The strongest predictor of where you'll find interesting shops, favorite local hangouts, and nighttime vitality in a city is not the presence of water, but the presence of a continuous concentration of old buildings with storefronts that come up to the sidewalk, an urban layout that pre-dates the prevalence of the private automobile. While water can enhance such a district, these places seem to thrive even without any nearby body of water.
You'll also find that most cities have protected these areas with some sort of overlay zoning that requires new construction to imitate the basic urban characteristics of what's already there. New and old buildings alike conform to guidelines resembling David Sucher's "Three Rules" for generating walkable urban environments: Build to the sidewalk, make the building front permeable (windows, not blank walls), put any off-street parking behind the building.
In San Antonio, downtown is covered by a number of different overlay districts with requirements that new construction fit in with existing development. In many of the districts, a developer seeking demolition must prove that it is the only economically feasible option.
Austin also uses overlay districts, and the city's plan for a "vibrant urban fabric" calls for the development of neighborhood plans for the entire urban core and for incorporating those plans into the city's zoning code by 2010.
The rules in place in these vibrant, growing cities go far beyond the very modest Neighborhood Conservation District proposal currently under consideration in Tulsa, and they'd no doubt be considered draconian by a development lobby used to building anything it wants, anywhere it wants.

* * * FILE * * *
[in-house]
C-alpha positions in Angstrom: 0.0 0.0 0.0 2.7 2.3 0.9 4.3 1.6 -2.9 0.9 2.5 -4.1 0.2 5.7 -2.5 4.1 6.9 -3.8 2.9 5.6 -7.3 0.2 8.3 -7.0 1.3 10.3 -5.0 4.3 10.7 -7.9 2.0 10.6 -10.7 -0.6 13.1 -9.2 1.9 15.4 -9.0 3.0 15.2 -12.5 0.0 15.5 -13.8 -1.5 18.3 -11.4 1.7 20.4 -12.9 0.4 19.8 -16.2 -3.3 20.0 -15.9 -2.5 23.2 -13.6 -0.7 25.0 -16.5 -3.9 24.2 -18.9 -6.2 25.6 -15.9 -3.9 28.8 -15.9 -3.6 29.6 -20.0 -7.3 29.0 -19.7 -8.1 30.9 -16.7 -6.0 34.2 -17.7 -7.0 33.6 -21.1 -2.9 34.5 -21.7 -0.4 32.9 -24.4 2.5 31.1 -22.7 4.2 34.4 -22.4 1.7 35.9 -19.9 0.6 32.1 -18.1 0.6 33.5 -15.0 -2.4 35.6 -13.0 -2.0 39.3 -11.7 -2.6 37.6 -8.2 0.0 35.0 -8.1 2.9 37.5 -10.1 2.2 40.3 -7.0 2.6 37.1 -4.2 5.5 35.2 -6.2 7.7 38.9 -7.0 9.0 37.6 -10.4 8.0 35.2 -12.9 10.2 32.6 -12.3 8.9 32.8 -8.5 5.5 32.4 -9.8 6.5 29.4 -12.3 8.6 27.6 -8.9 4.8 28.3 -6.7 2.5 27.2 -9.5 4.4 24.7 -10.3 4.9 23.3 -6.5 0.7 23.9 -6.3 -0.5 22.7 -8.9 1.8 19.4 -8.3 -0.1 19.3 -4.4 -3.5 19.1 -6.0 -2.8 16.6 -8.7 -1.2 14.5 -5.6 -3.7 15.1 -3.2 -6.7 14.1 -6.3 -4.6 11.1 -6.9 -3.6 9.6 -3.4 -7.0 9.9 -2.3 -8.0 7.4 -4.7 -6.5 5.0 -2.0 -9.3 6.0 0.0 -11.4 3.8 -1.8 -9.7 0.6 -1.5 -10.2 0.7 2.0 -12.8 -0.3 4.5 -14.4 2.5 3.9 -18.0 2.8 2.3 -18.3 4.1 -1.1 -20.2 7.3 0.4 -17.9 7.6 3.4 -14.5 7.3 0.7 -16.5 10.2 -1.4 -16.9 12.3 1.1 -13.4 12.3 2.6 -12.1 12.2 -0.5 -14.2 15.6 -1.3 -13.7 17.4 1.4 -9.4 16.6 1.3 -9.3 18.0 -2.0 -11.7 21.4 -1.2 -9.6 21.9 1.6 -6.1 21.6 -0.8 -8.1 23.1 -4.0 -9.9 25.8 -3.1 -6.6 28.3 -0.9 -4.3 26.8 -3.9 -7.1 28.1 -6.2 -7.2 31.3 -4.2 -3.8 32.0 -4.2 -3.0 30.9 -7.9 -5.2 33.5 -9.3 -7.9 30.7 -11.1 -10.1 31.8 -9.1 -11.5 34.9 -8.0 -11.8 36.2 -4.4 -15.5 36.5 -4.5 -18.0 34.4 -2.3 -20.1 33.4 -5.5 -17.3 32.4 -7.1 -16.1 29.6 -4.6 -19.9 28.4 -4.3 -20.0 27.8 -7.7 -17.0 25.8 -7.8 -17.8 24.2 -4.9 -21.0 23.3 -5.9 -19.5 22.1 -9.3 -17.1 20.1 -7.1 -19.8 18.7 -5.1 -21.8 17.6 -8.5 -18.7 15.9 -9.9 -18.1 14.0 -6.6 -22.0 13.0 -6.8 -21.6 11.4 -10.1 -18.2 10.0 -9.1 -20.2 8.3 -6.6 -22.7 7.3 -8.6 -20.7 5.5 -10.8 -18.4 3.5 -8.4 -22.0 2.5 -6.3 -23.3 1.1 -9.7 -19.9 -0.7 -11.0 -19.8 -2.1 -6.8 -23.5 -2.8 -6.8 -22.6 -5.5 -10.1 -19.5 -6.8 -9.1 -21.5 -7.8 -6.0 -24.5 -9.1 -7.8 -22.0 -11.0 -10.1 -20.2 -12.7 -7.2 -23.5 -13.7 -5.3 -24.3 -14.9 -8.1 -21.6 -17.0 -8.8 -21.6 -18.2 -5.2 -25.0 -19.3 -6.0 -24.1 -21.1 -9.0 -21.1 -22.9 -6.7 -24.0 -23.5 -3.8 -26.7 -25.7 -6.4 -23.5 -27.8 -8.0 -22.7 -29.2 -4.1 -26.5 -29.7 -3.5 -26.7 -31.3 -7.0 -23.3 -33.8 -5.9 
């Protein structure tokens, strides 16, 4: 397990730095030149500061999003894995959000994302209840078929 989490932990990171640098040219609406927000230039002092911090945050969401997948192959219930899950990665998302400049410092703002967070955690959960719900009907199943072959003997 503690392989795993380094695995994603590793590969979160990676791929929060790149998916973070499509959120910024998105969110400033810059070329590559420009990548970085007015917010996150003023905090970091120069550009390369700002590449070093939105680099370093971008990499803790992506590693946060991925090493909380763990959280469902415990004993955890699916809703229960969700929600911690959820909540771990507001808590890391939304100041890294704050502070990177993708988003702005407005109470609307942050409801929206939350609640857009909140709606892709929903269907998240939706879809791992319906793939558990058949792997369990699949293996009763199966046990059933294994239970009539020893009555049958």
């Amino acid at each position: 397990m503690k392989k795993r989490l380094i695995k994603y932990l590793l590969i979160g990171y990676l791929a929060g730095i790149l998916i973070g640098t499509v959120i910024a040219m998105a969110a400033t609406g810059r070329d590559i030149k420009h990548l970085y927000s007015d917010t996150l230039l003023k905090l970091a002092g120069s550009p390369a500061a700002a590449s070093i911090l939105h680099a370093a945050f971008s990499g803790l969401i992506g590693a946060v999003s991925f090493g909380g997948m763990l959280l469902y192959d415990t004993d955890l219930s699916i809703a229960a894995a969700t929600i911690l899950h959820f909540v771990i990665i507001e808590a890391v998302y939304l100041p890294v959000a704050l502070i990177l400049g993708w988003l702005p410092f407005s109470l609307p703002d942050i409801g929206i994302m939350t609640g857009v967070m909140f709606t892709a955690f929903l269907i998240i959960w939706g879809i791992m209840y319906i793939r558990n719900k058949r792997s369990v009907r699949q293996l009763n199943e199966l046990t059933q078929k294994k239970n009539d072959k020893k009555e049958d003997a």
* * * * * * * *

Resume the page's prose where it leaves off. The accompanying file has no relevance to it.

Almost 50 years ago, Jane Jacobs devoted an entire chapter of her classic The Death and Life of Great American Cities to "the need for aged buildings." Jacobs observed the importance of old buildings to innovation and urban vitality:
"Chain stores, chain restaurants and banks go into new construction. But neighborhood bars, foreign restaurants and pawn shops go into older buildings. Supermarkets and shoe stores often go into new buildings; good bookstores and antique dealers seldom do....
"As for really new ideas of any kind -- no matter how ultimately profitable or otherwise successful some of them might prove to be -- there is no leeway for such chancy trial, error and experimentation in the high-overhead economy of new construction. Old ideas can sometimes use new buildings. New ideas must use old buildings."
There's a lesson to be learned from our successful neighbors across the Red River. But if you'd rather not follow a Texas example, just look around you. Where you find innovation and vitality in Tulsa -- Brookside, Blue Dome, Cherry Street, 18th & Boston, Brady Village -- you find older buildings that were overlooked by the planning fads of the past.
The proposed Neighborhood Conservation District ordinance for residential areas is a good first step. But Tulsa is long overdue for positive action to protect our remaining stock of older commercial buildings, to stop the spread of surface parking, and to require that new infill reinforce the urban character of these older commercial neighborhoods.